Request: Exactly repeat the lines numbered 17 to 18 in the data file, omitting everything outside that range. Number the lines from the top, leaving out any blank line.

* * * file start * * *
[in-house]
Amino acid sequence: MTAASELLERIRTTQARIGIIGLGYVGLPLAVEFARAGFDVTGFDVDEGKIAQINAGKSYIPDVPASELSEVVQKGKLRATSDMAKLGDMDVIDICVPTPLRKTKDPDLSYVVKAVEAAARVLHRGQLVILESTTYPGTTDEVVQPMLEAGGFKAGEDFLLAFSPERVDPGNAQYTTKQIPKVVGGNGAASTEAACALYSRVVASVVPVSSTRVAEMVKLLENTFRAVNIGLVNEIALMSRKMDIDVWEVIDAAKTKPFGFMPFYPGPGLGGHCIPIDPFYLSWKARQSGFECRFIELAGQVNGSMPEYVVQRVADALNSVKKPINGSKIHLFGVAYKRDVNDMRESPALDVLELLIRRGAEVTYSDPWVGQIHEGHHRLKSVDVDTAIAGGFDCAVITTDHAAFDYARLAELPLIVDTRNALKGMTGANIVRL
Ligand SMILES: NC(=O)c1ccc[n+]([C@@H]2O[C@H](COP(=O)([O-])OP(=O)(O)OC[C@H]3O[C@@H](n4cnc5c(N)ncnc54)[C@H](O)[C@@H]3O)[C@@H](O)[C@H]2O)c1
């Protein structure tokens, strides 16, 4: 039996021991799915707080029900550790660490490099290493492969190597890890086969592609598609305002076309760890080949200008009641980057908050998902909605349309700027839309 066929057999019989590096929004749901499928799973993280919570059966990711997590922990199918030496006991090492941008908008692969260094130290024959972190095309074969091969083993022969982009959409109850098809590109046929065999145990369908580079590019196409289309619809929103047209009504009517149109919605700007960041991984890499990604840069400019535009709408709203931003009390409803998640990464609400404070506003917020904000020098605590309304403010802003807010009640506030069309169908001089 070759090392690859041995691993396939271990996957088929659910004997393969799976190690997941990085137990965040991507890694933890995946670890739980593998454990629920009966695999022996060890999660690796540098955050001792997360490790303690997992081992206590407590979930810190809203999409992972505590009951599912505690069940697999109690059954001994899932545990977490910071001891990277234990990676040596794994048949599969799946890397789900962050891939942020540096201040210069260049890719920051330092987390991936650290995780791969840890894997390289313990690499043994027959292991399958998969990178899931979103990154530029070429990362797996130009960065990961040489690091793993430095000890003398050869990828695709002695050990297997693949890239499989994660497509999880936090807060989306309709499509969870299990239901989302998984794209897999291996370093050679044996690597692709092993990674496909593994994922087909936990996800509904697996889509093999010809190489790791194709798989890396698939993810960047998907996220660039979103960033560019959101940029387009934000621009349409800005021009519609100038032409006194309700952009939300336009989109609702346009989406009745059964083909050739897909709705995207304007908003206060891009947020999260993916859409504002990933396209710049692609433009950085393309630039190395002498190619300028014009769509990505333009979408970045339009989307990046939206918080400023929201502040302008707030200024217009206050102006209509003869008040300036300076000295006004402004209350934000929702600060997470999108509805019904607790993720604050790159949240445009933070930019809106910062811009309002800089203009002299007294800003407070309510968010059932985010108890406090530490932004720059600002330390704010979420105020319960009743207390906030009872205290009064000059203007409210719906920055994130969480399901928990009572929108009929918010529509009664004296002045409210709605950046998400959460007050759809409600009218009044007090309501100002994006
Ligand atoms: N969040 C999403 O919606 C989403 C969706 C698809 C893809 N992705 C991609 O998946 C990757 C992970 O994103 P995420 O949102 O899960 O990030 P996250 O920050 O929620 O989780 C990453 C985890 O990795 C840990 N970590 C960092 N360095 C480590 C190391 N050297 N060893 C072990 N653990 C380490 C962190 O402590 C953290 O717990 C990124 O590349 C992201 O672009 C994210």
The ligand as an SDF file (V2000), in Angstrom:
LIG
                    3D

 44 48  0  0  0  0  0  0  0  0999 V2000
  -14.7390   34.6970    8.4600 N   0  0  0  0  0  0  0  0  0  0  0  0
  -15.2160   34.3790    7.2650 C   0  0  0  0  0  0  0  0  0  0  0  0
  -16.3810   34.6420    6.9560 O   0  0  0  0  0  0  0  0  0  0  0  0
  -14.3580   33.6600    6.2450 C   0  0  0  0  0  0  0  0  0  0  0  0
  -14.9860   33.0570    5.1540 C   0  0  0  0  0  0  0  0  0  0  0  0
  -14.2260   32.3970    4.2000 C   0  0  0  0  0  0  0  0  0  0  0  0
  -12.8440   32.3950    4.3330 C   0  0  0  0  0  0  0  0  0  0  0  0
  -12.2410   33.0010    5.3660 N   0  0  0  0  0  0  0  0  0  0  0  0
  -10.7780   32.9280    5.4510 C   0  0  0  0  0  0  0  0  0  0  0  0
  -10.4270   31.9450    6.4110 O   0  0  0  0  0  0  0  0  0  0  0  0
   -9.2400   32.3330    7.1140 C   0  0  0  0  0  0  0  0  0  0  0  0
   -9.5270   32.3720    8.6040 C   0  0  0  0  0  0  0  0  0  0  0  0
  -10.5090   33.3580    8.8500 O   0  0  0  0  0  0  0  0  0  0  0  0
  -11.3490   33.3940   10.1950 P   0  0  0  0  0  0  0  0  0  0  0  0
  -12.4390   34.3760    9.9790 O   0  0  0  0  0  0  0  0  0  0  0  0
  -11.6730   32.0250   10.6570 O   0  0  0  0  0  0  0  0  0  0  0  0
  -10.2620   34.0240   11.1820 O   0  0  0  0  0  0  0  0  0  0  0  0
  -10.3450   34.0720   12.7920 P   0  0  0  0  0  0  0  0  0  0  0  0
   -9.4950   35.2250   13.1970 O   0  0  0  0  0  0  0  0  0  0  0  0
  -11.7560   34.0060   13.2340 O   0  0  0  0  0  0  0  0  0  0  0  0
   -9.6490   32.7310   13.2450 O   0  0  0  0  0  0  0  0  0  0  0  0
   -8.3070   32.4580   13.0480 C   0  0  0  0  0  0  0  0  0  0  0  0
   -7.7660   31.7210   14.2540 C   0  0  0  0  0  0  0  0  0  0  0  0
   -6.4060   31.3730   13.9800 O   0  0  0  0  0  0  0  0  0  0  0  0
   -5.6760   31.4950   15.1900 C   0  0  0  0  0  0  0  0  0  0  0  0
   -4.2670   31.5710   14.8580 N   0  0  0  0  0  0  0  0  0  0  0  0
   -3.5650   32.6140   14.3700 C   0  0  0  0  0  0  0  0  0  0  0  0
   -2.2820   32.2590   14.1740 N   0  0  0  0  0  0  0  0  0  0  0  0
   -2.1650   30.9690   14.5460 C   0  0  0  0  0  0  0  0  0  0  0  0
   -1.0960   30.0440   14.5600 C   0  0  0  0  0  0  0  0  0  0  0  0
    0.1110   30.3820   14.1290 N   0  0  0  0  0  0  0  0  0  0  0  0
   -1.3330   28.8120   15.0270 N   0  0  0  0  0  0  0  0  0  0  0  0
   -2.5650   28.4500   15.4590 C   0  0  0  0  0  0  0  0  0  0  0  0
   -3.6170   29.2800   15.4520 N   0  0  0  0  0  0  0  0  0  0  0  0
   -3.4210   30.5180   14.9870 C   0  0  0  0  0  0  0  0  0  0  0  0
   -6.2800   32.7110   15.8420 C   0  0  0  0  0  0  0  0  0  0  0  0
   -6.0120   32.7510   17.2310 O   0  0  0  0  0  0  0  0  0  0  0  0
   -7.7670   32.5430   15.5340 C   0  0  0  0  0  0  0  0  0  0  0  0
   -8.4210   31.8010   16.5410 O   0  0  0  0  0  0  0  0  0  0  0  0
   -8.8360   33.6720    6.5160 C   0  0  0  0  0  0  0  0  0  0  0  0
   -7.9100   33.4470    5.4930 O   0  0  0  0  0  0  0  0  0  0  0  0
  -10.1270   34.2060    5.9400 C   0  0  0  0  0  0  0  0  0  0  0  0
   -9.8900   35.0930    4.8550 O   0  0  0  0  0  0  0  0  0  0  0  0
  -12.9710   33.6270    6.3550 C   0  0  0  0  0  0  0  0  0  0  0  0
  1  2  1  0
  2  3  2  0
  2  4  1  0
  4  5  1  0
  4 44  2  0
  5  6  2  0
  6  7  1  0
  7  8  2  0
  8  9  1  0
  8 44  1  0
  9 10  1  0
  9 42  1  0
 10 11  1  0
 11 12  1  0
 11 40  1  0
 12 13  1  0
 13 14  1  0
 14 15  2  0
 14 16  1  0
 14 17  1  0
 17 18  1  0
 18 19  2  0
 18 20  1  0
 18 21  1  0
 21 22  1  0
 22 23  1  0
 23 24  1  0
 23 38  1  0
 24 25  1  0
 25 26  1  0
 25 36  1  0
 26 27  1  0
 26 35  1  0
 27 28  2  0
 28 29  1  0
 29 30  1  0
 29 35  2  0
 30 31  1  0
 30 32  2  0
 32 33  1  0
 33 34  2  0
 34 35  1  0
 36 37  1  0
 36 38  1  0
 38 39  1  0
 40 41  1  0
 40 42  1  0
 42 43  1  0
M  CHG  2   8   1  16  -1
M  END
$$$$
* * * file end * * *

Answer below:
  -12.2410   33.0010    5.3660 N   0  0  0  0  0  0  0  0  0  0  0  0
  -10.7780   32.9280    5.4510 C   0  0  0  0  0  0  0  0  0  0  0  0